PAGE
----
Who is an ideal candidate for a Charitable Lead Trust (CLT)? First and foremost, the person must be charitably-inclined. Another obvious factor is that the person has wealth. I mean wealthy from the standpoint that the person does not need the income from the property to be placed in the trust.
What is an ideal asset for a CLT? An asset that will significantly appreciate in value. An asset that is liquid and/or produces enough income to cover the charitable annuity.
Currently, the federal gift tax exclusion amount is $5,000,000. If Congress does nothing, which we know from recent years is a real possibility, the law sunsets on December 31, 2012 and the exclusion amount will drop to $1,000,000. If Congress does act, it is possible (maybe even likely) that the exclusion amount will be lower than $5,000,000. This means that the wealthy may have less than two years to gift significant wealth tax-free.
The automatic extension of time to file a Form 1041 Fiduciary Income Tax Return was recently shortened from six months to five months by the IRS. The amendment to Treasury Reg. Section 1.6081-6T is effective as of June 24, 2011. Of course, the automatic extension to file the return does not extend the payment deadline.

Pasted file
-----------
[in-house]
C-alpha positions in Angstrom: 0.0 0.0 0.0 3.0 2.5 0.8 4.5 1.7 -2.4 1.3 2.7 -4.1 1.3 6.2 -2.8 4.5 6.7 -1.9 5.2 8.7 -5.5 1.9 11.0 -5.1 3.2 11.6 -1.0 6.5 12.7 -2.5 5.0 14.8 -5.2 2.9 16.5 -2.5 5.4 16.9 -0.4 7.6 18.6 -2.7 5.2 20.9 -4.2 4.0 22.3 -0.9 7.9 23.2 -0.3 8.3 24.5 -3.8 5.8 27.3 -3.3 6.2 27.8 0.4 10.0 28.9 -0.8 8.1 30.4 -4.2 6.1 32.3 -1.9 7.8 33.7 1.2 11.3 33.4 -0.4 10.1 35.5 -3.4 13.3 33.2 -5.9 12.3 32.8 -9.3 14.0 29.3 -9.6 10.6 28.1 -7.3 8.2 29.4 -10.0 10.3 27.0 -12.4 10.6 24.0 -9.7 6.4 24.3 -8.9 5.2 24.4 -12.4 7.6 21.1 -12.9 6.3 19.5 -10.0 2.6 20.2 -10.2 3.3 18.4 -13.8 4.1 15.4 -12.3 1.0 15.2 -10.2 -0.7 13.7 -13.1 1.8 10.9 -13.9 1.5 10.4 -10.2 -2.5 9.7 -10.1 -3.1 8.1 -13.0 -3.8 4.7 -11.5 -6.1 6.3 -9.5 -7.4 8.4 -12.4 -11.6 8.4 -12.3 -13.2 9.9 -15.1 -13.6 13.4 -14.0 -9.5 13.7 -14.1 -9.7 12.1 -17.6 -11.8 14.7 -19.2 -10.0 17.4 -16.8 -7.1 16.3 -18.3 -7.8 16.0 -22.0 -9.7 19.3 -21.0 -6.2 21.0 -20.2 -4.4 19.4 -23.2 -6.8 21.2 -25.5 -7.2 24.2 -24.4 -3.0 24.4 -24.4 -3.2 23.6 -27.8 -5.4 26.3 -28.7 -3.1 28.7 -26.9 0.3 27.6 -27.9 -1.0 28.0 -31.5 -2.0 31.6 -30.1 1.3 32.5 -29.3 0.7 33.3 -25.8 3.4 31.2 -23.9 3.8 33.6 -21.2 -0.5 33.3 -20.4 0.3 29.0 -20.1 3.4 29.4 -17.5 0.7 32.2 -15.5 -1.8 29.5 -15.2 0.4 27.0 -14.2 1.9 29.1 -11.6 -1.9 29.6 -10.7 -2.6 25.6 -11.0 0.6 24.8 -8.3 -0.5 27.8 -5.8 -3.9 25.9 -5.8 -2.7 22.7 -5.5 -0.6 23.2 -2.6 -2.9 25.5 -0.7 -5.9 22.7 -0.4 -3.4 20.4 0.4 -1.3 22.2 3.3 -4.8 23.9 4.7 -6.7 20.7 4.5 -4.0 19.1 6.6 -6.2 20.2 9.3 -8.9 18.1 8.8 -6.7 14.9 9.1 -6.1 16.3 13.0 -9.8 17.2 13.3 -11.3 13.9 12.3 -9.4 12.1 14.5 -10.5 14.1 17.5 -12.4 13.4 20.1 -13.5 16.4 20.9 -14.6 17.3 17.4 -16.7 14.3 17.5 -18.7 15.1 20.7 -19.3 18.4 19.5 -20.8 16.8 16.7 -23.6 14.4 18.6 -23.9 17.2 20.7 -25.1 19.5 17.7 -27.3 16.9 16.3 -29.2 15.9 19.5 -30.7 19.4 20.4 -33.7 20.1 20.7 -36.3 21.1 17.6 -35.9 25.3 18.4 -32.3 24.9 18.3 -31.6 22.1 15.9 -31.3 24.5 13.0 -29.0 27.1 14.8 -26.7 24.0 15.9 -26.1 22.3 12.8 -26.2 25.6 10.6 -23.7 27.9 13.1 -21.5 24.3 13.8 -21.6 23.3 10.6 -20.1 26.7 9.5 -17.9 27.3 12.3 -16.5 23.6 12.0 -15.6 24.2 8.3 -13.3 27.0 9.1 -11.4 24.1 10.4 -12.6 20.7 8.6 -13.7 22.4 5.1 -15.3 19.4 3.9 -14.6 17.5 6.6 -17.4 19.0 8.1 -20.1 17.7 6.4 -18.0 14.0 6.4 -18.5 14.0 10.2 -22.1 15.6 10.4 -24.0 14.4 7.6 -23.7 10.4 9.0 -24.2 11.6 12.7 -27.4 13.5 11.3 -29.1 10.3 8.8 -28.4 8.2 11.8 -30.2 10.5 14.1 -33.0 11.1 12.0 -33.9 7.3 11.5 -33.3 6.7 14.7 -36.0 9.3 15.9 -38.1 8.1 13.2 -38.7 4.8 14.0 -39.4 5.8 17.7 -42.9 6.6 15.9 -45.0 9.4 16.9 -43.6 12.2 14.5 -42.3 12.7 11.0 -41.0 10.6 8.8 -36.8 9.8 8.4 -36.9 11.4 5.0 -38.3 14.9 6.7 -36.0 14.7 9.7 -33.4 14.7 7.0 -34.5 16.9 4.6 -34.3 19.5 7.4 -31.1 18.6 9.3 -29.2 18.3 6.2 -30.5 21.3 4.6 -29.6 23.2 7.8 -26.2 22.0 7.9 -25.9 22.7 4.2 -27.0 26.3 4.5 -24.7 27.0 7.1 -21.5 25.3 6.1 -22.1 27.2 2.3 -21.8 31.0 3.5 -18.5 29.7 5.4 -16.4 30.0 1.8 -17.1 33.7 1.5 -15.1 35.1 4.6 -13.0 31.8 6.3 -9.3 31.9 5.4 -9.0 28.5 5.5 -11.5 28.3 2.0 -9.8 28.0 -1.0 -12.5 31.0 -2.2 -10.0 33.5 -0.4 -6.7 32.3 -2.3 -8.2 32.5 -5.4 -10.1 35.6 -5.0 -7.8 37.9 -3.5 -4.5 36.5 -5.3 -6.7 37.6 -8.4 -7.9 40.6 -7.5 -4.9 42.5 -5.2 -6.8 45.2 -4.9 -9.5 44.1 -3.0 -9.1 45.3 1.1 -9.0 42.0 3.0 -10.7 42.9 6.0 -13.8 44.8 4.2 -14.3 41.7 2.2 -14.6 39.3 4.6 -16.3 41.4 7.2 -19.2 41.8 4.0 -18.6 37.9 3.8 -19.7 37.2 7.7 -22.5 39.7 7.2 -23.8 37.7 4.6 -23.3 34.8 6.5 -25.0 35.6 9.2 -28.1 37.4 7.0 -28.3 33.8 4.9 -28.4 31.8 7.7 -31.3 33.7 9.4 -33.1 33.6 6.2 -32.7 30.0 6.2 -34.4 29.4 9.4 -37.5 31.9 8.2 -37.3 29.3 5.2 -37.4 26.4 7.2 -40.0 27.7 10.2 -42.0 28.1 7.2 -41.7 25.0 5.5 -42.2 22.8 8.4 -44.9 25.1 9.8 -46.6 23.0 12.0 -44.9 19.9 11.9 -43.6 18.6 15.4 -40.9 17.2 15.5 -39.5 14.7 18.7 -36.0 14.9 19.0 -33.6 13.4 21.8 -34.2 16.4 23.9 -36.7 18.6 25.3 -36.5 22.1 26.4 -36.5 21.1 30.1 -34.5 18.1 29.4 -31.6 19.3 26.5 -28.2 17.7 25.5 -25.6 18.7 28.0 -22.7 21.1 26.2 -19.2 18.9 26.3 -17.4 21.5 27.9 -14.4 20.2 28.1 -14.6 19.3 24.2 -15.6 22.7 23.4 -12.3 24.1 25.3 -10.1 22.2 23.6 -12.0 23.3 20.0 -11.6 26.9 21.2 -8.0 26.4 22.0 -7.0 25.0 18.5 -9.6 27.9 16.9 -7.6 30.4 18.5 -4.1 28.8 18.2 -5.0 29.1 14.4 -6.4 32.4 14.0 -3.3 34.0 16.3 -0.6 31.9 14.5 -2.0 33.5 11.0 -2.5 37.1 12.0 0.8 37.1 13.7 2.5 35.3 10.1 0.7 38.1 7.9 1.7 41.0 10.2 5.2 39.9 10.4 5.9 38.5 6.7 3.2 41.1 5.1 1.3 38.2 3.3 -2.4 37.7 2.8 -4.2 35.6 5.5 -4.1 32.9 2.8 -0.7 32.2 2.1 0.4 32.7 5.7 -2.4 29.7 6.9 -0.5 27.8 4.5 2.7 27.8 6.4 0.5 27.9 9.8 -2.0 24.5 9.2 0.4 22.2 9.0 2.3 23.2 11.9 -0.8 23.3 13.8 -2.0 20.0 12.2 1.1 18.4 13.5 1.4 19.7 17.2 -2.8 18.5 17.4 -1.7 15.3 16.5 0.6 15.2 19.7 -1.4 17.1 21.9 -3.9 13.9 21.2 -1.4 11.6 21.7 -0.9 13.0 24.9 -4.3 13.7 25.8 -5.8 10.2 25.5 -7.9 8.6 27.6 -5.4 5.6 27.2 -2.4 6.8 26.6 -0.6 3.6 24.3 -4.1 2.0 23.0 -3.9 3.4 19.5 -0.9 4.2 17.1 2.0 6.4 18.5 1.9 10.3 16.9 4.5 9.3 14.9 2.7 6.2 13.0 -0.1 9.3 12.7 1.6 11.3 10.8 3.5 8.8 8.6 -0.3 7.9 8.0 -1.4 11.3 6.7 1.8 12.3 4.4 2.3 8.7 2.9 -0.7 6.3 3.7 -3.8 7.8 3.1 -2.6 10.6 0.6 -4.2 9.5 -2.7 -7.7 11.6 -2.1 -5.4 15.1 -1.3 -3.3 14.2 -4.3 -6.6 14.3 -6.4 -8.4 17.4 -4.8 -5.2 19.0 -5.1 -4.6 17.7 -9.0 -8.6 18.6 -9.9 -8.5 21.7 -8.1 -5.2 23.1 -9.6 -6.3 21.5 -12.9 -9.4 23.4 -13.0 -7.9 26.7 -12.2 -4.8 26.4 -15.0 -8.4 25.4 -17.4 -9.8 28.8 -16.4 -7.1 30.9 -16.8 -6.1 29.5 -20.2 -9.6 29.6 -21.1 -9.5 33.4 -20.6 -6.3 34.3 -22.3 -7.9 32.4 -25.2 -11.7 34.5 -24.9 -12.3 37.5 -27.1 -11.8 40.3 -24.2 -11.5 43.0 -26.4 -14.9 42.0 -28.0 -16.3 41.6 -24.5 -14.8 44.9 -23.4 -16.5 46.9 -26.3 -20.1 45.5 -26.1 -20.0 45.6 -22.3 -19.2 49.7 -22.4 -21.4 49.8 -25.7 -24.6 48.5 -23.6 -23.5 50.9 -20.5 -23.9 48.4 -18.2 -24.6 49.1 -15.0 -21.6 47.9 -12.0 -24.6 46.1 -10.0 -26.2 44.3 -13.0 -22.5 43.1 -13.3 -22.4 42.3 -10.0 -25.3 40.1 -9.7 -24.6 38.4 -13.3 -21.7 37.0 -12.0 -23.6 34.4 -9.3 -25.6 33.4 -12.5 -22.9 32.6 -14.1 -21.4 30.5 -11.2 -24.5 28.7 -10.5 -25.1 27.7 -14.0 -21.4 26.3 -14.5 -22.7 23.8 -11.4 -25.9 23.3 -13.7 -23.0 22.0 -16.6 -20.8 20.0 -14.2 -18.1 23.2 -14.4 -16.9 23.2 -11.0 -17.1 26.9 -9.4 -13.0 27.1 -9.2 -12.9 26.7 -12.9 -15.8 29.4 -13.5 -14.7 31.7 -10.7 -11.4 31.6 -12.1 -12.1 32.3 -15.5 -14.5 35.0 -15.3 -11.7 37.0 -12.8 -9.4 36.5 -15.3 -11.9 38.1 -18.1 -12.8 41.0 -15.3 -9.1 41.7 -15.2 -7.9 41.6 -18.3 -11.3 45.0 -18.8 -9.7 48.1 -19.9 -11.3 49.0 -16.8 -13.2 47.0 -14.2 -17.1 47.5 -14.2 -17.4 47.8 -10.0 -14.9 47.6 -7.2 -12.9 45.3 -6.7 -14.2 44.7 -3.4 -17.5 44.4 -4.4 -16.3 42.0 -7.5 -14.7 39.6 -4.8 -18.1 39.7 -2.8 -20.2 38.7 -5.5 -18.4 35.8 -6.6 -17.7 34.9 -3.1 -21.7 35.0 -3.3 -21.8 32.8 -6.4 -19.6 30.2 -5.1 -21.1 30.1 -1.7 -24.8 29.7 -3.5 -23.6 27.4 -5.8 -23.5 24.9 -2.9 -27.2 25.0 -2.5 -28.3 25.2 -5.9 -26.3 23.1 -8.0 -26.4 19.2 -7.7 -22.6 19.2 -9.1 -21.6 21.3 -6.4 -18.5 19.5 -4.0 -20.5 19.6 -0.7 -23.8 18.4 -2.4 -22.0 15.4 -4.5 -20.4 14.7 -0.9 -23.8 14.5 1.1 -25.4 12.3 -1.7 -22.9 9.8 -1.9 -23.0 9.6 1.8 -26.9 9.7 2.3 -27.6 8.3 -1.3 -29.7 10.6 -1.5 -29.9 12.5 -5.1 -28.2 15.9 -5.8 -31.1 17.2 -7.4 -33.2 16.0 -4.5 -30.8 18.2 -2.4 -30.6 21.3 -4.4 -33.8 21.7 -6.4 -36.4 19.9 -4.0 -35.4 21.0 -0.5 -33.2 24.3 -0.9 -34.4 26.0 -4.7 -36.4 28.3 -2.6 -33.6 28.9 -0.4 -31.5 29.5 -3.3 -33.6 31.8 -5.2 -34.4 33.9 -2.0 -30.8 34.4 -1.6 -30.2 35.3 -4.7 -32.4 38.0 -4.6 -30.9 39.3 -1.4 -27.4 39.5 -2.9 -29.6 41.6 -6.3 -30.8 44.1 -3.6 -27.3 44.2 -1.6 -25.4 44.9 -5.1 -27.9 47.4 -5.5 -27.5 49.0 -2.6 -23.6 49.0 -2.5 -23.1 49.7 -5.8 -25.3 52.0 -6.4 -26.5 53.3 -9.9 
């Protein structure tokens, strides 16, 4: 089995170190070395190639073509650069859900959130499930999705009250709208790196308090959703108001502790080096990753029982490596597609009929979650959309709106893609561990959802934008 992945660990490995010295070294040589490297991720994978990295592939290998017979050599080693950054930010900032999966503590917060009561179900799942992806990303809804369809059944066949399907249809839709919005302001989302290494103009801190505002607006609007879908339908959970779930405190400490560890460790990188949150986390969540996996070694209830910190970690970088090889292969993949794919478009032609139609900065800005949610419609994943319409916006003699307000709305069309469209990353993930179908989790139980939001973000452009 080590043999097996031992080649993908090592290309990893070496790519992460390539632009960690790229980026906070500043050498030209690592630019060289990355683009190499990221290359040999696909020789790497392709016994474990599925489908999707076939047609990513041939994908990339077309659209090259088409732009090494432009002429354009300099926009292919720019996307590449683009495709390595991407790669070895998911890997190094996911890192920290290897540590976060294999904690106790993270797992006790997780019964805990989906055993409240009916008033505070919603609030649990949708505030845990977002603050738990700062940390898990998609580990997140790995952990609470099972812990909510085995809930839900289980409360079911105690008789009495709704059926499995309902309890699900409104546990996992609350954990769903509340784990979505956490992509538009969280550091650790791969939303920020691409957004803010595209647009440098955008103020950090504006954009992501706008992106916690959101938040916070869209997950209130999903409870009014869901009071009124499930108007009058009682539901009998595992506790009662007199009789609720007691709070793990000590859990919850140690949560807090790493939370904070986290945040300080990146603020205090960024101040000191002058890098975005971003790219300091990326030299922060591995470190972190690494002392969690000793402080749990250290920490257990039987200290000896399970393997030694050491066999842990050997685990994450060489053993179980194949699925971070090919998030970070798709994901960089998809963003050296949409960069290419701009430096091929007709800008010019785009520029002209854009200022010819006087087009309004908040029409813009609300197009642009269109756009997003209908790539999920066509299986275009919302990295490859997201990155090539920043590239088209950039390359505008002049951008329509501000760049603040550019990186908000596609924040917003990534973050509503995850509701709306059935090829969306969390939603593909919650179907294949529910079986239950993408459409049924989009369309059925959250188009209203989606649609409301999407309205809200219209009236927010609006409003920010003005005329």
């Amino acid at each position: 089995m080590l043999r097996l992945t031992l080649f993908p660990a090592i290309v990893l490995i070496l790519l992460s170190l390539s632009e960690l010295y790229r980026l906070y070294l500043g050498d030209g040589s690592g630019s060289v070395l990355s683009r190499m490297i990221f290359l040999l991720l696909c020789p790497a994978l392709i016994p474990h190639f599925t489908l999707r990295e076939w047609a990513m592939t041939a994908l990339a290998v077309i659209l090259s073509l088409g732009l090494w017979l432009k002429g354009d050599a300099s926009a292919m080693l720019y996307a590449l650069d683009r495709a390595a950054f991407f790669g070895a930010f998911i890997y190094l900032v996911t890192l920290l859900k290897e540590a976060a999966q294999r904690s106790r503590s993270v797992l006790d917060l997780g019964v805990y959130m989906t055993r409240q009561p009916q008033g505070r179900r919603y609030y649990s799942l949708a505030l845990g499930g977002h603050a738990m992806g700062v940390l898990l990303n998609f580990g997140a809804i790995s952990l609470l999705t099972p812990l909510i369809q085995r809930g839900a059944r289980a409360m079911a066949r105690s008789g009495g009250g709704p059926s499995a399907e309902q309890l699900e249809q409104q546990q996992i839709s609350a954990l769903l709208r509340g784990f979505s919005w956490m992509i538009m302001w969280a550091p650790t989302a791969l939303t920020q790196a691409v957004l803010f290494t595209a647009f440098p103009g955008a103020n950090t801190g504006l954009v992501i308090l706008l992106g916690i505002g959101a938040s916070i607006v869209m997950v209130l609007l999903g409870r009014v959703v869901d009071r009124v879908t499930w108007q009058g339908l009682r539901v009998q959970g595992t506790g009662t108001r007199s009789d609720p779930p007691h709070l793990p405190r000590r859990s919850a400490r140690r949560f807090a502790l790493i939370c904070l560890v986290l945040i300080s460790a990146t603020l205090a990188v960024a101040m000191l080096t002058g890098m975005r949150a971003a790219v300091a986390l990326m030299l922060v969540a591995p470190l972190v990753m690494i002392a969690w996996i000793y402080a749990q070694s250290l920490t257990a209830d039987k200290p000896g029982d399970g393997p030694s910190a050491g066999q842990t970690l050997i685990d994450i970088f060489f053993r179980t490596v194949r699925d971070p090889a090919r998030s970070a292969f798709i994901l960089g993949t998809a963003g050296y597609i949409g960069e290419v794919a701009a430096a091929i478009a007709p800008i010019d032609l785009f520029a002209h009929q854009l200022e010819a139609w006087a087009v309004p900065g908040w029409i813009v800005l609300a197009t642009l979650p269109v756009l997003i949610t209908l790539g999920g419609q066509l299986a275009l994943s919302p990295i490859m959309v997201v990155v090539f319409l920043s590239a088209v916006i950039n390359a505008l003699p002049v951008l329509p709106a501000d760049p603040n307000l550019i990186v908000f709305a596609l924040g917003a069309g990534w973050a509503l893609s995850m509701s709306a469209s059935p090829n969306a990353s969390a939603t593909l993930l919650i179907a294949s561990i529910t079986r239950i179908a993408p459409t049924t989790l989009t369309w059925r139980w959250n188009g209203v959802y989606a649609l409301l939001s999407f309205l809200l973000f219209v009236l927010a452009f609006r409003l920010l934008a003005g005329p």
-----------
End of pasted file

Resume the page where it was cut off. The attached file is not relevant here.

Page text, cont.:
The Ohio Estate Planning, Trust & Probate Law Blog is for educational and recreational purposes only. Regardless of whether you are an existing client of Bradley Wrightsel and Wrightsel & Wrightsel, you should not consider the content of this blog to be legal advice. The use of this blog does not constitute legal advice and does not establish an attorney-client relationship.
In the event that you post a comment on this blog, please do not post offensive, sensitive or confidential information. Comments posted by others do not necessarily convey the opinion of Bradley Wrightsel and Wrightsel & Wrightsel.